Barclays Has A Problem: Bank Cannot Stop Borrowing, Lending Money


Barclays announced today that it "rescued" a $1.6 billion debt fund run by Cairn Capital after it was unable to raise money in the credit markets, a situation that Barclays would undoubtedly take credit for, if only creating a discredited market were something to brag about (which, in some circles, it is, just not those in which the Barclettes move). Separately, the bank, blaming the proverbial "technical breakdown," borrowed a sizeable amount of money (£1.6bn ) from the Bank of England yesterday, for the second time in two weeks.
Barclays claims that "[the bank] itself is flush with liquidity." But does its appeal that everyone "quit your bitching and leave us alone or someone's going to get hurt" (actual statement: "In these challenging times the dramatisation of such situations is of no help to markets, their members or their customers") seem a bit defensive for an organization that doesn't have a care in the world? Some think the lady doth protest too much and are demanding answers. James Harding would care to know:

Why was it just Barclays that found itself scrambling for funds? Why could Barclays not find lenders in the commercial market? And why was it that, if the Crest settlement system was to blame, other banks did not also go running to the Bank of England?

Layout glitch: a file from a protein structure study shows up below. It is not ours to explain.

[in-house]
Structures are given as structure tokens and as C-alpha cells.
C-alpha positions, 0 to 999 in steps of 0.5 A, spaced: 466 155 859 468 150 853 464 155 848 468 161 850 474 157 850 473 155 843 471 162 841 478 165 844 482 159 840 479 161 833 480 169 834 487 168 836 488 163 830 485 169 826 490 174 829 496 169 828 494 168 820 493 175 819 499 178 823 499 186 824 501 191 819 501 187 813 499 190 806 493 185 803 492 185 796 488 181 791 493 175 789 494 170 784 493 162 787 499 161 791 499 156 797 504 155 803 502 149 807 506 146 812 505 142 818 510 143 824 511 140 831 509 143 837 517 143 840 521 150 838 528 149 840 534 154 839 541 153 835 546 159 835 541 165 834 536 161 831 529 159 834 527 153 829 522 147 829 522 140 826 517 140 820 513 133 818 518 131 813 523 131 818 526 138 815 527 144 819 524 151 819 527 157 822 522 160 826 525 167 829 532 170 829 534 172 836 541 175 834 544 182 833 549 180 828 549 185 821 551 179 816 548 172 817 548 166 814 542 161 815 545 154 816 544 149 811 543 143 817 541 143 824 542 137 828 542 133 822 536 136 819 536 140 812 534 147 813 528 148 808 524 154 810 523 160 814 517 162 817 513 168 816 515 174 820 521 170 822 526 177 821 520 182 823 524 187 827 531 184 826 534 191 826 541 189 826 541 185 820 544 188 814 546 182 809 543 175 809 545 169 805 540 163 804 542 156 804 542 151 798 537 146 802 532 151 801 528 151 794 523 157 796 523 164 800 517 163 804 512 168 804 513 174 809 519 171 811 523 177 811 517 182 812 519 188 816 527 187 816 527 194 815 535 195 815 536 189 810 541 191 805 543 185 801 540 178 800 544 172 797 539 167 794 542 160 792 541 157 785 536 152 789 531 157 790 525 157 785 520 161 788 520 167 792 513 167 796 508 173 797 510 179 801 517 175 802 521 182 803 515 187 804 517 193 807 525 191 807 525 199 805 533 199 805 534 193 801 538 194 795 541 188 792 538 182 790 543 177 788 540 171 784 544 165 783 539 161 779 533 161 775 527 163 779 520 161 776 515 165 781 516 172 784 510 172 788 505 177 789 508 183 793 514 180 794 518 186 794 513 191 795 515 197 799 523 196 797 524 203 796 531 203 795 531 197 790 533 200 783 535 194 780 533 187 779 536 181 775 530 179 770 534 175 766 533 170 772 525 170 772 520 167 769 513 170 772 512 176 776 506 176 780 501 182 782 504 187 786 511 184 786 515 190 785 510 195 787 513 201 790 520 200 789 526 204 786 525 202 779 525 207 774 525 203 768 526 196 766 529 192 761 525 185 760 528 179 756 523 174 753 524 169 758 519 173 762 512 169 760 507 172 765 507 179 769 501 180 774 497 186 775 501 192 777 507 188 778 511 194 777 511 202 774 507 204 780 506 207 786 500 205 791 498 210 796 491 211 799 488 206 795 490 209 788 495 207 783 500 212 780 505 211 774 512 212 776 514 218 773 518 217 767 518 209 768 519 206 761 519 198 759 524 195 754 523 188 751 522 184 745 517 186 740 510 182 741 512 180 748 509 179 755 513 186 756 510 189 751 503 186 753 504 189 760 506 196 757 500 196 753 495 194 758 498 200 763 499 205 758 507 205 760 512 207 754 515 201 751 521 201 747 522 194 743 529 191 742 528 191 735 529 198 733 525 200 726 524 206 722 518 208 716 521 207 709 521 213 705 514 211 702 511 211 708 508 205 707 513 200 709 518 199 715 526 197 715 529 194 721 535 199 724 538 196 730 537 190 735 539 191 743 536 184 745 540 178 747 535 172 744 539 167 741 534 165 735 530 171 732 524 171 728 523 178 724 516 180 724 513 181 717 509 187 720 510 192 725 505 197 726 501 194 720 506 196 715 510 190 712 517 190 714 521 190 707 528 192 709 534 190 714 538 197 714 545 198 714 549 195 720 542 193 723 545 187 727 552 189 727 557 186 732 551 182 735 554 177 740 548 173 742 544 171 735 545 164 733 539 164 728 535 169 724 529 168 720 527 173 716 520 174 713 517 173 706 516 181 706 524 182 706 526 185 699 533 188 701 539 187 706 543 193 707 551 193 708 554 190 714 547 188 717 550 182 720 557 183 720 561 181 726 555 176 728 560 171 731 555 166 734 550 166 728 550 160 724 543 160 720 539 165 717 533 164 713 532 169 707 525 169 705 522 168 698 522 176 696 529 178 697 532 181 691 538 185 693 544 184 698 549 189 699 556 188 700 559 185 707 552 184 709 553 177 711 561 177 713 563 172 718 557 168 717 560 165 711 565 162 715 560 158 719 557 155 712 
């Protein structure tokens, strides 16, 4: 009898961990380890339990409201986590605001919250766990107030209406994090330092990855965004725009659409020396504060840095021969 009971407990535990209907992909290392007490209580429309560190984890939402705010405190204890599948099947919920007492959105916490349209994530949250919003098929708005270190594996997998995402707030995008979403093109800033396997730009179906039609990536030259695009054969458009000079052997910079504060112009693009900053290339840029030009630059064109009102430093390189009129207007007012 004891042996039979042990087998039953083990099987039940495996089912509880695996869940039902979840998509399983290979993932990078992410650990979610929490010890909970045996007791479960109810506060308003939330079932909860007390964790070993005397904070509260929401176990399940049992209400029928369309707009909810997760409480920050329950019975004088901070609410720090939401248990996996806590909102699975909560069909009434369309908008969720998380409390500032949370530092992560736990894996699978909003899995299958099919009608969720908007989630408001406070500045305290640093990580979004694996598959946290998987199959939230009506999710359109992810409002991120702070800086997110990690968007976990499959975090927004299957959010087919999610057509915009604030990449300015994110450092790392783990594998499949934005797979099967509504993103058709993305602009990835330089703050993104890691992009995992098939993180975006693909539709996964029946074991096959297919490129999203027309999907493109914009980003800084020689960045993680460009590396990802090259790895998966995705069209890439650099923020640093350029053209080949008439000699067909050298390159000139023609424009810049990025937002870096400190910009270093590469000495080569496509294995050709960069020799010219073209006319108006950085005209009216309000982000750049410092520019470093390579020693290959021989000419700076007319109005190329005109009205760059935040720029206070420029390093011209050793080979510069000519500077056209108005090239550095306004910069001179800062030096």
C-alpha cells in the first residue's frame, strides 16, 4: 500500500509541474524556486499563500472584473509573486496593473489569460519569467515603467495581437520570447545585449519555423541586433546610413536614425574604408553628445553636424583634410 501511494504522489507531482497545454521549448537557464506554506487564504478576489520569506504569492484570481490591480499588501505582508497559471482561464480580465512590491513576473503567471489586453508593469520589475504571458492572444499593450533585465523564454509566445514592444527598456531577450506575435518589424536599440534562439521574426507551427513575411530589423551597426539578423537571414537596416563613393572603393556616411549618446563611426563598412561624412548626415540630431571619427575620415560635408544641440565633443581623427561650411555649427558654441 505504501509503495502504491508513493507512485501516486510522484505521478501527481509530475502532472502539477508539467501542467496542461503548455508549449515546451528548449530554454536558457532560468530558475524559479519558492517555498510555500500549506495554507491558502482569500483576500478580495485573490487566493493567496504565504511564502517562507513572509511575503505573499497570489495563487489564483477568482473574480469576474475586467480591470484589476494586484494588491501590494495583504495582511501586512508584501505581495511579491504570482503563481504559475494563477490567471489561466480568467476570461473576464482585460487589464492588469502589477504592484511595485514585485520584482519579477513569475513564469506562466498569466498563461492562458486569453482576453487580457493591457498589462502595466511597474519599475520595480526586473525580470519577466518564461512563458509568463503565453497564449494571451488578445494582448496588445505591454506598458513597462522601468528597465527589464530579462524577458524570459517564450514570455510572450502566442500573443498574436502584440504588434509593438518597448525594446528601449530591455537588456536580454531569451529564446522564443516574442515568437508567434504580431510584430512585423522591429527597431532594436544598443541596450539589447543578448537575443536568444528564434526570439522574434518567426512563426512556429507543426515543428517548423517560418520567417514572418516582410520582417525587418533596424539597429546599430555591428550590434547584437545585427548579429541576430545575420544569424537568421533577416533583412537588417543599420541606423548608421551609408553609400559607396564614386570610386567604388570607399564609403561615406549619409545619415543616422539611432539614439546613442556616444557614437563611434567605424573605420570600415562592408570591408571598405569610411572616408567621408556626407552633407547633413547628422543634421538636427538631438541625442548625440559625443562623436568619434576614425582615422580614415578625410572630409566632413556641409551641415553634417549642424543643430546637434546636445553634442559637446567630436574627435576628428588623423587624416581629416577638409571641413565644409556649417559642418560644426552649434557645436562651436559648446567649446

It's getting kind of late in the day and we're about to close up shop for the weekend, otherwise we'd obviously provide groundbreaking answers (and more) to all those questions. For now, we leave you with one of our own, that might actually put this thing to bed-- substance abuse? (Don't act like it's not the logical conclusion.)
Barclays Rescues $1.6 Billion Cairn Capital Debt Fund [Bloomberg]
Barclays admits borrowing hundreds of millions at Bank's emergency rate [The Guardian]
Barclays and the interbank market [Financial Times]
Transparent lack of transparency [Times Online]


Securities And Exchange Commission Still Hung Up About The Time Phil Falcone Borrowed Money From A Gated Fund To Pay Personal Taxes

Remember the time Harbinger Capital Partners founder Phil Falcone was a little short on cash, and decided to "borrow" $113 million from a fund in which redemptions had been suspended in order to pay personal taxes? Unfortunately for Big P, the SEC does. (The regulator also recalls he time he allegedly played favorites with Goldman and allegedly manipulated some markets.) Philip Falcone, the billionaire founder of Harbinger Capital Partners LLC, faces a lawsuit from U.S. regulators as soon as this week over claims he improperly borrowed client funds to pay his taxes and gave preferential treatment to Goldman Sachs Group Inc., according to two people familiar with the matter. Falcone, 49, may also face a market manipulation claim related to trading in bonds of MAAX Holdings Inc., said the people, who asked not to be identified because the matter isn’t public. The Securities and Exchange Commission voted to authorize enforcement staff to file the case, the people said. While perhaps not the best news Falcone has received in a while, it likely does not come as a surprise, as the SEC has been talking about the aforementioned offenses since last December (when they tried to get him banned from the securities industry). Either way, Phil, who should probably just not going home tonight unless he wants an earful, is planning to "contest to the suit." SEC Said To Authorize Lawsuit Against Harbinger’s Falcone [Bloomberg]